Amon G. Carter used to say, “Fort Worth is where the West begins. Dallas is where the East peters out.” It was a nicely phrased line. Just one problem. That identifier (“Where the West Begins”) could be applied more accurately to a different locale. Like, maybe, Abilene. Or even Merkel.That’s because either of those burgs lies nearer the 100th Meridian than does Fort Worth. And the 100th Meridian is the longitudinal line that traditionally has been viewed as the dividing line, in America and Canada, between East and West.

The 100th Meridian slices through the Big Country, north to south. (See the two accompanying maps below. See also what the Howder Family has to say.)  It bisects these Texas counties (among others): King, Stonewall, Jones, Taylor, Runnels, Concho.

100th meridian maps of us and west texas

What makes the 100th meridian significant?

What makes the 100th Meridian significant? Rainfall—the rainfall west of the line is considerably lower than east of it. And so the land changes as well. With less rainfall to the west of the line, crop production there becomes less common, and grazing predominates as the agricultural practice of choice.

The 100th also is where the population density drops dramatically, east to west. That makes sense. Farming (as compared to grazing) is a bigger deal east of the 100th than west of it. Accordingly, tillage requires more man-hours per acre than pasturage does. Thus, we should expect to see a more concentrated labor force on one side (east) than on the other.
arthur chapman west begins quoteConversely, land to the west of the line appears less “settled,” less “civilized,” and more in its pristine state. The land west of the line conforms more closely with what Americans think of as the rugged, untamed expanses of the nation’s outback.

The counties in “our part” of Texas that fall on the 100th are these, north to south: King, Stonewall, Jones, Taylor, Runnels, Concho.

Here’s how Wikipedia describes the dividing line:

“In the central Great Plains, the 100th Meridian roughly marks the western boundary of the normal reach of moist air from the Gulf of Mexico and the approximate boundary (although some areas do push the boundary slightly farther east) between the semi-arid climate to the west and the humid and the humid-subtropical climates to the east.”

Now for a surprise:

In 2018, TexasObserver.org ran this headline: “Austin’s on the Wrong Side of the 100th Meridian.”
What they meant by that cryptic title is this:

“The invisible line that divides the arid western part of the country from the wetter eastern half is on the move.”

That’s right. They were saying that the longitudinal line was shifting. Of course, that’s just saying so in a manner of speaking. The 100th Meridian will always occupy its current longitude. But the conditions that we associate with the 100th—those conditions might be migrating further east.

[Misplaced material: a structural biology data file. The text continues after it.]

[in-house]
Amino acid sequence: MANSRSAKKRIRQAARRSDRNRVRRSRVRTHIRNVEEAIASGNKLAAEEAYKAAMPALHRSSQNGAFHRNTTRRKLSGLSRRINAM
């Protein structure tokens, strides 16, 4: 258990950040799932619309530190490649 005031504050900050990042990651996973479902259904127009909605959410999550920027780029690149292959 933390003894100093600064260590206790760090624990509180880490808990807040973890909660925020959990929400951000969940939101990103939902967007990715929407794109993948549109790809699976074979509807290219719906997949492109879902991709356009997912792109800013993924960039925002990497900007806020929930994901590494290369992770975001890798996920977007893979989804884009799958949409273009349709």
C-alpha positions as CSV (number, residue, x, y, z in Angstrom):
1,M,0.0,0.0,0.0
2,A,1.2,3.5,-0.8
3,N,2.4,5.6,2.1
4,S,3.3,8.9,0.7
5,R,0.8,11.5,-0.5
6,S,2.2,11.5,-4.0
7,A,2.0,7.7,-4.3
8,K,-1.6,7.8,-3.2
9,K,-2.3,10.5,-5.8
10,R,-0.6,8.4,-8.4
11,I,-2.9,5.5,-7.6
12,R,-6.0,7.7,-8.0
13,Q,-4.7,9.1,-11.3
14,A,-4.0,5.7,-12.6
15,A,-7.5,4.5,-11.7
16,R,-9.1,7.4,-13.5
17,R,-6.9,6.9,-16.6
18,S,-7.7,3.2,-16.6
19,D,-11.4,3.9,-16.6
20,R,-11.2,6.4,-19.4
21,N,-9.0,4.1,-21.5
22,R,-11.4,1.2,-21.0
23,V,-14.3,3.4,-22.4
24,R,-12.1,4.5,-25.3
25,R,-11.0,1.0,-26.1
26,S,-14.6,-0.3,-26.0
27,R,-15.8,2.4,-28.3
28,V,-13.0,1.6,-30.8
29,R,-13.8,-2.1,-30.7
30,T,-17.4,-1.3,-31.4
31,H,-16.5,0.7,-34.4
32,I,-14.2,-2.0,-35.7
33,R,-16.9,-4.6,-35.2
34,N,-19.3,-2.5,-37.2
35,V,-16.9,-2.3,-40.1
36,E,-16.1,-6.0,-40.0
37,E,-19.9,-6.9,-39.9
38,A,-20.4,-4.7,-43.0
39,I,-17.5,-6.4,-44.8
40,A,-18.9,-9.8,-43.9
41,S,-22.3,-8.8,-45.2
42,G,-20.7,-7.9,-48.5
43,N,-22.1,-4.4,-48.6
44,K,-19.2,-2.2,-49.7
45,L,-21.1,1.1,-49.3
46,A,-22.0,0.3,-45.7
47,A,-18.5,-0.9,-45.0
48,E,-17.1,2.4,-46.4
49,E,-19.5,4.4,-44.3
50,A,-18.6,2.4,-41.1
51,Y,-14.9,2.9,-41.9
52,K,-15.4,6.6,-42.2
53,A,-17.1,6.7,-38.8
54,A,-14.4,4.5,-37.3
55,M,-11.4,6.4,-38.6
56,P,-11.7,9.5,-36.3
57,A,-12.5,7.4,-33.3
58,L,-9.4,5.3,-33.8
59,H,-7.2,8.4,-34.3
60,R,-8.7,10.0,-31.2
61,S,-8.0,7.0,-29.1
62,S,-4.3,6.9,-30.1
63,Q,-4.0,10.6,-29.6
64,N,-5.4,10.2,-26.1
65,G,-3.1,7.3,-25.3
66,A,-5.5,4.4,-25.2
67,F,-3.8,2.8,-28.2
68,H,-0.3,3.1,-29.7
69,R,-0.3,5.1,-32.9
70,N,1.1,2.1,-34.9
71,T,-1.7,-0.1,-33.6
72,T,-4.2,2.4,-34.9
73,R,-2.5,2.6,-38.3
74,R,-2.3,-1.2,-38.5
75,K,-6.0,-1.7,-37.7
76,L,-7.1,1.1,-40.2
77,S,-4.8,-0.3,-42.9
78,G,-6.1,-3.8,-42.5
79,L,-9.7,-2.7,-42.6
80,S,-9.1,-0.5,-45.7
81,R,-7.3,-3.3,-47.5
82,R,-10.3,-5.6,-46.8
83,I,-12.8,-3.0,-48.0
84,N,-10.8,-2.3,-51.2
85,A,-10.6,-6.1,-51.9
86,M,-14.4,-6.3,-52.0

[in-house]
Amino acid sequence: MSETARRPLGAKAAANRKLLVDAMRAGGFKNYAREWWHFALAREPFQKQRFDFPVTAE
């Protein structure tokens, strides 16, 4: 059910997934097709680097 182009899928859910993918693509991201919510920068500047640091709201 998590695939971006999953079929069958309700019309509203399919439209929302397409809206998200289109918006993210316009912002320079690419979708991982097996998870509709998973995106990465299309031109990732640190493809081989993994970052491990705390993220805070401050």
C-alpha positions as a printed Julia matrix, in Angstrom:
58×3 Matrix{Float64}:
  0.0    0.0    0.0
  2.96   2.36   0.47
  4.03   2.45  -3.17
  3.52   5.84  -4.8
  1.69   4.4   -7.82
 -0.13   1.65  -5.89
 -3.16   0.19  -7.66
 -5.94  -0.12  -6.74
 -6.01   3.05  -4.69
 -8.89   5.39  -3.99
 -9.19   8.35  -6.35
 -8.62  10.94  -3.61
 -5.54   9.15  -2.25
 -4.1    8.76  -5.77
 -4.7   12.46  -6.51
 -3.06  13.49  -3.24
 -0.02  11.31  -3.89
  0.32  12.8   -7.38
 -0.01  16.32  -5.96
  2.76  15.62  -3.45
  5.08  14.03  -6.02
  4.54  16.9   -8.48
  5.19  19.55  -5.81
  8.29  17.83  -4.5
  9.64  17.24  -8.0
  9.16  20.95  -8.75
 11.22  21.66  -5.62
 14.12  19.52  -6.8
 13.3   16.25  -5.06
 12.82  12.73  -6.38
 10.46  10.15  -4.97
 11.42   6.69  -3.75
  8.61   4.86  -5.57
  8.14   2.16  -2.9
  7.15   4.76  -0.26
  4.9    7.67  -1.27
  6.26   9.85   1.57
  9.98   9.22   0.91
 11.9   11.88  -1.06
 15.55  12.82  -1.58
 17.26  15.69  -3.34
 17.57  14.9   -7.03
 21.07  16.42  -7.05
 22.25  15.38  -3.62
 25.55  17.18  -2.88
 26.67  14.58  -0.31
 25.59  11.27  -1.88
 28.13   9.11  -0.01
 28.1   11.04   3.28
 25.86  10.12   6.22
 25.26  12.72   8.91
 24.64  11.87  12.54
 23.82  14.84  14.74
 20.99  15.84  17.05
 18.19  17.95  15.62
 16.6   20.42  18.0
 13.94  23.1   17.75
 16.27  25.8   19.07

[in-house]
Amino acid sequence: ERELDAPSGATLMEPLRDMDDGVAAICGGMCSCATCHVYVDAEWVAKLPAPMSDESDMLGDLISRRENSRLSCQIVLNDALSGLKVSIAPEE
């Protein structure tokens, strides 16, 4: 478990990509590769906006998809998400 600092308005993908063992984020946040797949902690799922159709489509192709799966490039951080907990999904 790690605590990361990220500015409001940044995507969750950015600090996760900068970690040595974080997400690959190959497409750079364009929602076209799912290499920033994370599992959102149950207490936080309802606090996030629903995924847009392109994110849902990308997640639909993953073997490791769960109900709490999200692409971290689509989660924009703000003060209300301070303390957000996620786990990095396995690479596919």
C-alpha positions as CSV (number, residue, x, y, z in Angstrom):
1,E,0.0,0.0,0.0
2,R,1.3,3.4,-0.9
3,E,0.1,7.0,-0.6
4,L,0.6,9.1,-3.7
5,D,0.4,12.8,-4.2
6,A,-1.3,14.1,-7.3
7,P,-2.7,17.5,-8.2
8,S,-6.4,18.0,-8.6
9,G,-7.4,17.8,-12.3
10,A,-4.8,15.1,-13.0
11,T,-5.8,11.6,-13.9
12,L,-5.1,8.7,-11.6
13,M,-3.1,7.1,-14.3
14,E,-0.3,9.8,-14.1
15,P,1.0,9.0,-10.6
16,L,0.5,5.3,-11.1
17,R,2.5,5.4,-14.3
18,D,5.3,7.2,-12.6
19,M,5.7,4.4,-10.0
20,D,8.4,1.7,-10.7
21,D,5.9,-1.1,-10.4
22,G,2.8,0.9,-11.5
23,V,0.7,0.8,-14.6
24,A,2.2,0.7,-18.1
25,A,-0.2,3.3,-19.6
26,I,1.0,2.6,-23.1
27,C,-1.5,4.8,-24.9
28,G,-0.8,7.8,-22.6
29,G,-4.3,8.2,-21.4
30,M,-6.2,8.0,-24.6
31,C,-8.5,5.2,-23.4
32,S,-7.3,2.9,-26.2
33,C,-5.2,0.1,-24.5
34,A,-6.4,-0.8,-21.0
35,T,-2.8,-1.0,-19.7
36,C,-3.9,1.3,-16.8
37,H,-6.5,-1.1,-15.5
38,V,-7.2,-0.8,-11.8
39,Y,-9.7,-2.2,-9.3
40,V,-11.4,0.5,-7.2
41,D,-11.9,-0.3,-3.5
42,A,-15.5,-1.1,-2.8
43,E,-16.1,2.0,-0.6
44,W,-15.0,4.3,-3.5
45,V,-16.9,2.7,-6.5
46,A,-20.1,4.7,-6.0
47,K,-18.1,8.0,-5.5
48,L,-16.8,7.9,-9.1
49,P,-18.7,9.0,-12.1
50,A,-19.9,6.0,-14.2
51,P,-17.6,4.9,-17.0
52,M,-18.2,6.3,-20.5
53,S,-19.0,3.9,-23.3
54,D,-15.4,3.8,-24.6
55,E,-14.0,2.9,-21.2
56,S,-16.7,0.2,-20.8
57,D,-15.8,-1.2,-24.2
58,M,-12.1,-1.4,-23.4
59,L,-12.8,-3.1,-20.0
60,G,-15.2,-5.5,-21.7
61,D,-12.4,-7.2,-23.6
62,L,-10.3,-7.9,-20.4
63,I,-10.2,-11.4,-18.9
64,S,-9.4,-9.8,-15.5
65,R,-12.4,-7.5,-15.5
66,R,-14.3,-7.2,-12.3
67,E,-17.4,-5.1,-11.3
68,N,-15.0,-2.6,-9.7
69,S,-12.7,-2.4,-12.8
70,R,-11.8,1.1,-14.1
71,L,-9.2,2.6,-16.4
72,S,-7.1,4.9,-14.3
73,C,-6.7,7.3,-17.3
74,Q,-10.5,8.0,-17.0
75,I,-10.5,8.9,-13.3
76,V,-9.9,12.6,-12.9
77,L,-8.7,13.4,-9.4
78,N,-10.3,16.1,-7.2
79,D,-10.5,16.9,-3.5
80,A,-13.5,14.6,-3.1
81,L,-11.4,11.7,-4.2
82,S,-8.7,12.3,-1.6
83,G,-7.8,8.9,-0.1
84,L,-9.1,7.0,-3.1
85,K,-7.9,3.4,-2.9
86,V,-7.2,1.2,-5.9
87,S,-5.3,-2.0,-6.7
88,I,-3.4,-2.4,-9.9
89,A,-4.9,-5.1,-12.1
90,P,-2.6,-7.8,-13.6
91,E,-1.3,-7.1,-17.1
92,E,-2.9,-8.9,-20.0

Said the Observer: “In Texas, the 100th meridian cuts down the right-hand side of the Panhandle, through Childress, down to Abilene and past Laredo before pushing south into Mexico. Areas to its west tend to be warmer and drier… The line is also thought to demarcate a cultural, political, agricultural, and social boundary in the United States. Columbia University researchers made [in 2018] a bombshell discovery: The 100th Meridian is on the move. The 100th Meridian—in the sense of a dividing line between the western and eastern halves of the country—is now closer to the 98th Meridian.”

The Observer‘s report cited 19th century western explorer John Wesley Powell as the man who first observed and publicized the geographical differences marked by the 100th Meridian. At the time (1870s) Powell urged lawmakers to dissuade settlers from living west of it because of the scarcity of drinking water.

Speaking of more modern circumstances, the Observer remarked: “In the Columbia study, scientists found that the 100th had moved [and] that’s a problem for Austin, which is now west of the line for the first time. For reference, the meridian’s shift is equivalent to moving from Mineral Wells to Arlington, or from Lampasas to Temple.”

Apparently Austin doesn’t want to think of itself as lying within a hot, dry climate. Or inside the wild West.
vintage postcard west begins
Meanwhile, Columbia University, for its own part, had this to say in its State of the Planet blog: “Warming climate appears to be pushing the divide east…. This is pushing aridity eastward…. The statistical divide between humid and arid has now shifted some 140 miles east. (In Texas, this would move it roughly from Abilene to Fort Worth.)”

So what does it all mean?

Not that much. Folks in these parts are used to dry western conditions and frontier living. We were already part of the West, or right on the border of it. If the line moves further east, that’s just lucky for the folks there who formerly had to call themselves “Easterners.”

And as for you, 100th Meridian… shift if you want. We can’t stop you.

Just stop short, please, of where the East peters out.

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